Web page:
Until the morning of Saturday 25 April, the soaring temples and palaces of the Kathmandu Valley were the gems of a nation wealthy in cultural treasures, giving the Nepalese capital a skyline straightaway identifiable just like as London or New York. All of the Kathmandu Valley was added to the UNESCO World Heritage list in 1979 in recognition of the significance of such a vast assembling of medieval architecture in one spot. The first massive shock which hit the valley eliminated 600 years of history in seconds, reducing many of the most iconic temples in Nepal to tinder sticks and rubble. Locals witnessed the terrifying ordeal as pagodas crumbled to dust in Kathmandu Durbar Square, Patan Durbar Square and Bhaktapur Durbar Square. Temple spires crumbled at Swayambhunath and Kathmandu’s unique Dharahara Tower collapsed like a deck of cards, turning into a virtual grave for dozens of sightseers inside. Initial reports put the death toll at 180 at that site alone.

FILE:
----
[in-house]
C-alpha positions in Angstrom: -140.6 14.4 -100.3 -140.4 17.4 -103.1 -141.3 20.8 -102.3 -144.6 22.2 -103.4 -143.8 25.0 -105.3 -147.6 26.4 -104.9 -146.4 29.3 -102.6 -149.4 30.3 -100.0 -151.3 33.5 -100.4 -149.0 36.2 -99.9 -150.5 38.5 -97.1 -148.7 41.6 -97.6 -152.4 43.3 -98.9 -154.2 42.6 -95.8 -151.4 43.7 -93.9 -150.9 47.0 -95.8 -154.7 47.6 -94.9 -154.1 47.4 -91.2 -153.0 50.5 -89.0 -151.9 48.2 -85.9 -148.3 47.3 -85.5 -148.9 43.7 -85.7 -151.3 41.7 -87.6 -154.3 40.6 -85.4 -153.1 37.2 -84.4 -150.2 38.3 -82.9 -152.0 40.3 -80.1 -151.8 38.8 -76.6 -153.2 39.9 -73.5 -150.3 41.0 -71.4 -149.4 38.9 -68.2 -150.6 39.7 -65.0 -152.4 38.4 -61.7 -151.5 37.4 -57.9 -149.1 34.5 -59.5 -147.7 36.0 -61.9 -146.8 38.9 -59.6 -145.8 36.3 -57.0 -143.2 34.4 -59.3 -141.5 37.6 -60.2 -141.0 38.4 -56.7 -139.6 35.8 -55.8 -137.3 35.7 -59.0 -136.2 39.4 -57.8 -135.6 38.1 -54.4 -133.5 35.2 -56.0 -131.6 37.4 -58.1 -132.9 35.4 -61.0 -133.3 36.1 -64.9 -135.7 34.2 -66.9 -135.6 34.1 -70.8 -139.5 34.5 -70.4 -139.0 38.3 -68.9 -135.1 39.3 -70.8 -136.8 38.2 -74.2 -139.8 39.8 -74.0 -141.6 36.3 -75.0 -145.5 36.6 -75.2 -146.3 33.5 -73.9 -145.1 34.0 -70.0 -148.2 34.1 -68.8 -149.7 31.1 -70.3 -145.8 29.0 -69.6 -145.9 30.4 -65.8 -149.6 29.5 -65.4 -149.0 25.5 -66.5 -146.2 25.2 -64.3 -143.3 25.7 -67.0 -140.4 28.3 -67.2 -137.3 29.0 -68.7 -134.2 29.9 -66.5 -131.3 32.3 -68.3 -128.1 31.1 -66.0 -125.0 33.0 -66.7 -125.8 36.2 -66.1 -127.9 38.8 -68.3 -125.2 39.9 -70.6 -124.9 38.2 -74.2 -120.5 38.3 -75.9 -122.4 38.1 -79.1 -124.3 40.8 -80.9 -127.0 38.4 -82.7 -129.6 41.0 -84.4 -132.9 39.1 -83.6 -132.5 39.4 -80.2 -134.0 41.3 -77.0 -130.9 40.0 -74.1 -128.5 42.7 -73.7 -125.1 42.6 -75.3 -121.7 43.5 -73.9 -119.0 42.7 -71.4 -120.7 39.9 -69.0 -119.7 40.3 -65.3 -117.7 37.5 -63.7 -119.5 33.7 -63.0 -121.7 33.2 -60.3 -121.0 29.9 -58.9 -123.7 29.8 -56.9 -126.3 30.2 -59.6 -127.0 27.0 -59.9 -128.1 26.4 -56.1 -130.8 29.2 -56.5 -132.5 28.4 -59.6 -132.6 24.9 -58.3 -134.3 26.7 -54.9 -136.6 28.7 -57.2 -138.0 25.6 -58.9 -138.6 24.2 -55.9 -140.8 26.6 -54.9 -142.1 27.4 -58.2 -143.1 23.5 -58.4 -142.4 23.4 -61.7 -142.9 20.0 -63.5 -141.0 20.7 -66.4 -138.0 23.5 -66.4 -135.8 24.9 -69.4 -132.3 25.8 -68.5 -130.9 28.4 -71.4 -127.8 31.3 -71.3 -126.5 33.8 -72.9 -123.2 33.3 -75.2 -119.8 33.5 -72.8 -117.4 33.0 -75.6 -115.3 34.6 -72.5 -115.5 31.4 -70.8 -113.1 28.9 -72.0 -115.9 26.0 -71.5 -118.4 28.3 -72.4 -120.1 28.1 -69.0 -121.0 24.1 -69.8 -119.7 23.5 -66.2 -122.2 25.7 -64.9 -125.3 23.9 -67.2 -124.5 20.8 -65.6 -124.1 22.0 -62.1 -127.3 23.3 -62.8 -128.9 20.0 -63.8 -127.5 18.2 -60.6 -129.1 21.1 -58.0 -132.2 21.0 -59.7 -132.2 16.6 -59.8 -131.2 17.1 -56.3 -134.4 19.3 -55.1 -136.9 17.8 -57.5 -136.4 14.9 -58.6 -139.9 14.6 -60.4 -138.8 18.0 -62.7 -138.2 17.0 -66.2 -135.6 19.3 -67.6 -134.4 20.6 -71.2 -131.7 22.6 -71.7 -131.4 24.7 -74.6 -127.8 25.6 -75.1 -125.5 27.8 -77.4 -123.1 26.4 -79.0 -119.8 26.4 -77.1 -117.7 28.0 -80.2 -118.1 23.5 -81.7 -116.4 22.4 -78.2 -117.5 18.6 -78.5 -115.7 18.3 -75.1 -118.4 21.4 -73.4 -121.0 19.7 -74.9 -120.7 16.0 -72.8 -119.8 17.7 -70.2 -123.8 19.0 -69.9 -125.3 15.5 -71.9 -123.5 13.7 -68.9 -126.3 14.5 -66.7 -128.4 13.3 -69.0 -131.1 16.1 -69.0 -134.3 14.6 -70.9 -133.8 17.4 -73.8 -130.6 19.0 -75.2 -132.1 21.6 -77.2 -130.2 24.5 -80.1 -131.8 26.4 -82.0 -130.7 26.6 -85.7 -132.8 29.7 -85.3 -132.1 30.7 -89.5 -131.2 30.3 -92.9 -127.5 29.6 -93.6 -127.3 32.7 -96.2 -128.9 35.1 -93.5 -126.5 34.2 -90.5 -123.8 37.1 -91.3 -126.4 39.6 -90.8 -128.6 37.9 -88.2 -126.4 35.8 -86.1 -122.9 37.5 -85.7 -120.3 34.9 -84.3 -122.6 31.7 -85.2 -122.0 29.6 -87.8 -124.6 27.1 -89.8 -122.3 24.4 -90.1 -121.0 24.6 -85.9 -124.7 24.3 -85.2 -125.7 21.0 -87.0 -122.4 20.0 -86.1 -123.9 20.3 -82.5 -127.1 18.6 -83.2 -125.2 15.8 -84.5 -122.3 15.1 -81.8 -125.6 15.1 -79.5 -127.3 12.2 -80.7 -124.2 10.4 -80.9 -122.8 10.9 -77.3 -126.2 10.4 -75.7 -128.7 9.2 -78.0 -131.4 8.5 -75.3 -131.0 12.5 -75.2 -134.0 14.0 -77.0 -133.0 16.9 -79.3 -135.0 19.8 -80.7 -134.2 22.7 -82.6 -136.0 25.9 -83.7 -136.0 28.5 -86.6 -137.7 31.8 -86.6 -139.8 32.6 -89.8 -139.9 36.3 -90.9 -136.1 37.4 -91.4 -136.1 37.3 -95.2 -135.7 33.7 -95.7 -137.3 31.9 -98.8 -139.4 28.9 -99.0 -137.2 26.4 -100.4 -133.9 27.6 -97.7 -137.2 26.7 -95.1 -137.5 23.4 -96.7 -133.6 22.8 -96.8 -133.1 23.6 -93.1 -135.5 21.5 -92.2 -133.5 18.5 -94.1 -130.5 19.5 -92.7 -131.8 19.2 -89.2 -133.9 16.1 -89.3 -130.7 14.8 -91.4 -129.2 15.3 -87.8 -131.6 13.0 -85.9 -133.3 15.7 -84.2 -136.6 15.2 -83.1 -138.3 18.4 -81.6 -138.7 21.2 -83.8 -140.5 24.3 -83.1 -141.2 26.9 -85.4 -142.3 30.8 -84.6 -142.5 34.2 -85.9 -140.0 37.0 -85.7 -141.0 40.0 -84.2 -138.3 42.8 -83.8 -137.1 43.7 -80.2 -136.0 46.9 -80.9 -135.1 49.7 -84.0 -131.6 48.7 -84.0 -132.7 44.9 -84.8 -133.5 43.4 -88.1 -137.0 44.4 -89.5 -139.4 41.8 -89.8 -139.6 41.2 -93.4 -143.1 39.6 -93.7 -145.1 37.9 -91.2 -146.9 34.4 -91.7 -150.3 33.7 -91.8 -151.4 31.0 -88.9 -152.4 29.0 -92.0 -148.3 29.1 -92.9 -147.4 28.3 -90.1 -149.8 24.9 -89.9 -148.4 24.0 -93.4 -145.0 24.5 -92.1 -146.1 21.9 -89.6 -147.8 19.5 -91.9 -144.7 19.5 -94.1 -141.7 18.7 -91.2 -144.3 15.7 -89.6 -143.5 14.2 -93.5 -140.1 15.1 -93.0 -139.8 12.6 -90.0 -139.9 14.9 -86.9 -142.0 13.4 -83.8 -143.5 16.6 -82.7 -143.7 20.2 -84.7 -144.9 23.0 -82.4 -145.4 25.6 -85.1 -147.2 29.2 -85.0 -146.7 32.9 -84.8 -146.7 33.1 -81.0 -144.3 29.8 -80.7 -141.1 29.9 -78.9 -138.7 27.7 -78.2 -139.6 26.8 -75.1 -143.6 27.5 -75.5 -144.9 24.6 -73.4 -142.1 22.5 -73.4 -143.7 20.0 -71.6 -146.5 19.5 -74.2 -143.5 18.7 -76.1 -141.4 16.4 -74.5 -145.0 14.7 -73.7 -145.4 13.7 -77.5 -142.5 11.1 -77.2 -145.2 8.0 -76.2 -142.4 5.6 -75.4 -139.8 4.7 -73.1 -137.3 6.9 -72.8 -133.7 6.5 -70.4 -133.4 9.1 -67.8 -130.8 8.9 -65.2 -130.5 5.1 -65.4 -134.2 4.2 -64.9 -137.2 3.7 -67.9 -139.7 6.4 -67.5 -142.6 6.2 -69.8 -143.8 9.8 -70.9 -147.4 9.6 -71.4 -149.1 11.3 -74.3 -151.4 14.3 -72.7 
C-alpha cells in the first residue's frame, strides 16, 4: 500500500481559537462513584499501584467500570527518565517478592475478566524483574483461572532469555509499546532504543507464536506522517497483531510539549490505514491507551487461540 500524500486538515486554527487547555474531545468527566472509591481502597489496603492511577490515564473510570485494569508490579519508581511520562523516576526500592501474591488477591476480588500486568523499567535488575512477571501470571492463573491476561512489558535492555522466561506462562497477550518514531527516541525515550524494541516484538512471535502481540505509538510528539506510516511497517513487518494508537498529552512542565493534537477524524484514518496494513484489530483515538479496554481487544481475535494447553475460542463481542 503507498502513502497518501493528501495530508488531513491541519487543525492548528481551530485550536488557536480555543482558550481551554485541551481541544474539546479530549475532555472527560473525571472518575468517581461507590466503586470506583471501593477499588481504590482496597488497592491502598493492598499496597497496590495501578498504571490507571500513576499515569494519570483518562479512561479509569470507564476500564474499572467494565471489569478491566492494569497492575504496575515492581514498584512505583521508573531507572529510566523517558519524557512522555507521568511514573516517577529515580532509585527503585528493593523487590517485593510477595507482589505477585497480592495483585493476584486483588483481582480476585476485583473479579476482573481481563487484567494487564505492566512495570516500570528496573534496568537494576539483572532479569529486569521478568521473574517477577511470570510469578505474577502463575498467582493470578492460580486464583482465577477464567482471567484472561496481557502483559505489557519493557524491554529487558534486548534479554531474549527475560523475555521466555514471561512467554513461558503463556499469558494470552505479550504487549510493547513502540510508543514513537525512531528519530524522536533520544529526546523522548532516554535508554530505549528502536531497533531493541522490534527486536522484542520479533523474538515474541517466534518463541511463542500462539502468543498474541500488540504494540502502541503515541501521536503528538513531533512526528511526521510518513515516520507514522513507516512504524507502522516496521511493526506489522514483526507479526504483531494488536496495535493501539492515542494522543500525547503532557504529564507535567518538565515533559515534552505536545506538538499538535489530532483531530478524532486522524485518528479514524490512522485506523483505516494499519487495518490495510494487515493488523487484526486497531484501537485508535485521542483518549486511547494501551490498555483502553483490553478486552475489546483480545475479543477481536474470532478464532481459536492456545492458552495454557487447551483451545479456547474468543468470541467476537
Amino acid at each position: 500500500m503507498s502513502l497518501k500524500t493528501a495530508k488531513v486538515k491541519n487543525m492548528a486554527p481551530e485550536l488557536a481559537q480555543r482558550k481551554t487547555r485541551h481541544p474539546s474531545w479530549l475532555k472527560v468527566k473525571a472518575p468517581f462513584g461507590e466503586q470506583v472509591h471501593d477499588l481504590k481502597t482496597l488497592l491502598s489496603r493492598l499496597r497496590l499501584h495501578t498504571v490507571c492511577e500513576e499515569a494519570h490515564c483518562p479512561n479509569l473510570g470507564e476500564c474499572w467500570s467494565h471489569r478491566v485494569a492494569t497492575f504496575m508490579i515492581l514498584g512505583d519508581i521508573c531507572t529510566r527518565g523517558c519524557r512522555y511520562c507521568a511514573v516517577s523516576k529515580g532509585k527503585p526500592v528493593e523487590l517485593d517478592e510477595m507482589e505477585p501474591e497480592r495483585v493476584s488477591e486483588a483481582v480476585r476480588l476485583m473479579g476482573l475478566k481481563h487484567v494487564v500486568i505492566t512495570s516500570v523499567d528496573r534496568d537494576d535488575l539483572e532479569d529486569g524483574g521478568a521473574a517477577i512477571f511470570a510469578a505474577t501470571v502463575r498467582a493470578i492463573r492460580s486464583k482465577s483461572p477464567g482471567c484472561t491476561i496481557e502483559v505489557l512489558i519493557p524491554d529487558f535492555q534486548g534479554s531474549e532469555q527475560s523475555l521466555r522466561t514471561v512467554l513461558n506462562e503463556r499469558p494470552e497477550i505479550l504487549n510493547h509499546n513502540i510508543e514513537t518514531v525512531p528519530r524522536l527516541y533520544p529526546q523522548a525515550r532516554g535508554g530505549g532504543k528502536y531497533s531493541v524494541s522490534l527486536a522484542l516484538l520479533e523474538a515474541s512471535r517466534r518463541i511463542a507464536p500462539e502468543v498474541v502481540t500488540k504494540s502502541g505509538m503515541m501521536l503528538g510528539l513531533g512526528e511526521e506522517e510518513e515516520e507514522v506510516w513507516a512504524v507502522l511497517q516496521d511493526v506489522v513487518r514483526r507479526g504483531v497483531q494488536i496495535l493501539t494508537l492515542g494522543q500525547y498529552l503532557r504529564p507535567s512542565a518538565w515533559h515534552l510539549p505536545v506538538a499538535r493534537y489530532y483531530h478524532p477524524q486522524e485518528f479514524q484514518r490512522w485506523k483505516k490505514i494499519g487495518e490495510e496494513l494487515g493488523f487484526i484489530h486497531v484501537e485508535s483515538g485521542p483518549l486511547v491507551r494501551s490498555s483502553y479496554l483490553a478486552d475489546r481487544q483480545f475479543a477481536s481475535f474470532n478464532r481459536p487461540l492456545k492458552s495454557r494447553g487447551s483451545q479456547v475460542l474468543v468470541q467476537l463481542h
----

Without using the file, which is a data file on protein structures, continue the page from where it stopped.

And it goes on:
When the first pictures of the disaster were flashed, many thought that the devastation was total. This was more or less the notion given by many news reports in both Nepali and international newspapers. However, over time after the quakes, it is now surely clear that many monuments defied the force of nature and emerged unscathed from the disaster. Tantamount to this, there were reports that Kathmandu Durbar Square was totally flattened and that half of buildings in Bhaktapur were turned to dust and debris, with 80% of temples destroyed, but then this all turned out to be absolute exaggeration, though the damages that did occur of some monuments were severe.